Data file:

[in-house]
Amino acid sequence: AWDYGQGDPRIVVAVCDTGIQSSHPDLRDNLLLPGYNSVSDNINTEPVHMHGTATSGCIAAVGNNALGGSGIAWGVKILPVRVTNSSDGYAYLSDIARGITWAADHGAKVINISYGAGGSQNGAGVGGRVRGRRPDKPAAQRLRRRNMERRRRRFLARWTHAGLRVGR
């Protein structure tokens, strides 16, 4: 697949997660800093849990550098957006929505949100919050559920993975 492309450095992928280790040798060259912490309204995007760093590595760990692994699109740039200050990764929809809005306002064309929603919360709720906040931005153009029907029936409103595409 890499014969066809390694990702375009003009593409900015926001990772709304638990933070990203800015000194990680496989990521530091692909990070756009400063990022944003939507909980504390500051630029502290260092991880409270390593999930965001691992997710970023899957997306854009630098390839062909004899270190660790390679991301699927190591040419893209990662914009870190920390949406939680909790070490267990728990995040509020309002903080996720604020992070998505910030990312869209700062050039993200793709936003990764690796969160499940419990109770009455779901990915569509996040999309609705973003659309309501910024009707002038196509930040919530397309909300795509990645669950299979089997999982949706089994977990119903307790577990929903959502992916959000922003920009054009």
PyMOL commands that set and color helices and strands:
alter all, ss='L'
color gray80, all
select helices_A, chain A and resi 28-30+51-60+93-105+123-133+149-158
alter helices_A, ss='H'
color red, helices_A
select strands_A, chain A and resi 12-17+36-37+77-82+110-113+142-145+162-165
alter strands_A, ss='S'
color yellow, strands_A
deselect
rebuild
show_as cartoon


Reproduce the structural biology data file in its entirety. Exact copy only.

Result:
[in-house]
Amino acid sequence: AWDYGQGDPRIVVAVCDTGIQSSHPDLRDNLLLPGYNSVSDNINTEPVHMHGTATSGCIAAVGNNALGGSGIAWGVKILPVRVTNSSDGYAYLSDIARGITWAADHGAKVINISYGAGGSQNGAGVGGRVRGRRPDKPAAQRLRRRNMERRRRRFLARWTHAGLRVGR
């Protein structure tokens, strides 16, 4: 697949997660800093849990550098957006929505949100919050559920993975 492309450095992928280790040798060259912490309204995007760093590595760990692994699109740039200050990764929809809005306002064309929603919360709720906040931005153009029907029936409103595409 890499014969066809390694990702375009003009593409900015926001990772709304638990933070990203800015000194990680496989990521530091692909990070756009400063990022944003939507909980504390500051630029502290260092991880409270390593999930965001691992997710970023899957997306854009630098390839062909004899270190660790390679991301699927190591040419893209990662914009870190920390949406939680909790070490267990728990995040509020309002903080996720604020992070998505910030990312869209700062050039993200793709936003990764690796969160499940419990109770009455779901990915569509996040999309609705973003659309309501910024009707002038196509930040919530397309909300795509990645669950299979089997999982949706089994977990119903307790577990929903959502992916959000922003920009054009």
PyMOL commands that set and color helices and strands:
alter all, ss='L'
color gray80, all
select helices_A, chain A and resi 28-30+51-60+93-105+123-133+149-158
alter helices_A, ss='H'
color red, helices_A
select strands_A, chain A and resi 12-17+36-37+77-82+110-113+142-145+162-165
alter strands_A, ss='S'
color yellow, strands_A
deselect
rebuild
show_as cartoon